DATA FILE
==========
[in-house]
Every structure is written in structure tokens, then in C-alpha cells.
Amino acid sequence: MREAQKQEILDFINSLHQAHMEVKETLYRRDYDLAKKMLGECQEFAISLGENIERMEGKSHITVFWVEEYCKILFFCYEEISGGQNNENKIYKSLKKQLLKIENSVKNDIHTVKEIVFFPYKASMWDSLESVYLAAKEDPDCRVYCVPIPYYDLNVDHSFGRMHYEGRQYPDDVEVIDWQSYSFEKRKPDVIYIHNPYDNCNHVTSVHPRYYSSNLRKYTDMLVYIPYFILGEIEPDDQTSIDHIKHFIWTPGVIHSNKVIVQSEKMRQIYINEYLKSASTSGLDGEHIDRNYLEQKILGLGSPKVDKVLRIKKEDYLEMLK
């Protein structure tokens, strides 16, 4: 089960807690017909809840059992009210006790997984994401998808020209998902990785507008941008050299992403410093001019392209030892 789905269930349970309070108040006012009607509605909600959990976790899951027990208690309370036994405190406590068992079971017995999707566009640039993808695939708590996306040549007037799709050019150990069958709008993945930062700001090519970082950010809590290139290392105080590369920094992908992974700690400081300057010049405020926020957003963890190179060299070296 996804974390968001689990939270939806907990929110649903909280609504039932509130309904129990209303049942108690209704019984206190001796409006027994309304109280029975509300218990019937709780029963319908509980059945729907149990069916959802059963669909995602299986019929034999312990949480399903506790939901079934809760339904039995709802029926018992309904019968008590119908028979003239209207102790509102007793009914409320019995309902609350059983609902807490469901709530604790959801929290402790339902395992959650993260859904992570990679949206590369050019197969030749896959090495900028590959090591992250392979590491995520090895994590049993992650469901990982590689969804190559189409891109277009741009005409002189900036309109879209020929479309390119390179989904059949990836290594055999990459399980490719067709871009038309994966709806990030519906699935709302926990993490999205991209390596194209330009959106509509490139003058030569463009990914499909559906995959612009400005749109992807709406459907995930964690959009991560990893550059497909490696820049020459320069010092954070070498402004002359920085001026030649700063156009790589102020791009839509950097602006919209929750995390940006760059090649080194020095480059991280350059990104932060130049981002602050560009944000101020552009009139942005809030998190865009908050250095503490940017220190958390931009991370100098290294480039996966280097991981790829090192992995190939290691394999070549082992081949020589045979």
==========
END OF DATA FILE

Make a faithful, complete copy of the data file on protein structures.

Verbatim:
[in-house]
Every structure is written in structure tokens, then in C-alpha cells.
Amino acid sequence: MREAQKQEILDFINSLHQAHMEVKETLYRRDYDLAKKMLGECQEFAISLGENIERMEGKSHITVFWVEEYCKILFFCYEEISGGQNNENKIYKSLKKQLLKIENSVKNDIHTVKEIVFFPYKASMWDSLESVYLAAKEDPDCRVYCVPIPYYDLNVDHSFGRMHYEGRQYPDDVEVIDWQSYSFEKRKPDVIYIHNPYDNCNHVTSVHPRYYSSNLRKYTDMLVYIPYFILGEIEPDDQTSIDHIKHFIWTPGVIHSNKVIVQSEKMRQIYINEYLKSASTSGLDGEHIDRNYLEQKILGLGSPKVDKVLRIKKEDYLEMLK
């Protein structure tokens, strides 16, 4: 089960807690017909809840059992009210006790997984994401998808020209998902990785507008941008050299992403410093001019392209030892 789905269930349970309070108040006012009607509605909600959990976790899951027990208690309370036994405190406590068992079971017995999707566009640039993808695939708590996306040549007037799709050019150990069958709008993945930062700001090519970082950010809590290139290392105080590369920094992908992974700690400081300057010049405020926020957003963890190179060299070296 996804974390968001689990939270939806907990929110649903909280609504039932509130309904129990209303049942108690209704019984206190001796409006027994309304109280029975509300218990019937709780029963319908509980059945729907149990069916959802059963669909995602299986019929034999312990949480399903506790939901079934809760339904039995709802029926018992309904019968008590119908028979003239209207102790509102007793009914409320019995309902609350059983609902807490469901709530604790959801929290402790339902395992959650993260859904992570990679949206590369050019197969030749896959090495900028590959090591992250392979590491995520090895994590049993992650469901990982590689969804190559189409891109277009741009005409002189900036309109879209020929479309390119390179989904059949990836290594055999990459399980490719067709871009038309994966709806990030519906699935709302926990993490999205991209390596194209330009959106509509490139003058030569463009990914499909559906995959612009400005749109992807709406459907995930964690959009991560990893550059497909490696820049020459320069010092954070070498402004002359920085001026030649700063156009790589102020791009839509950097602006919209929750995390940006760059090649080194020095480059991280350059990104932060130049981002602050560009944000101020552009009139942005809030998190865009908050250095503490940017220190958390931009991370100098290294480039996966280097991981790829090192992995190939290691394999070549082992081949020589045979």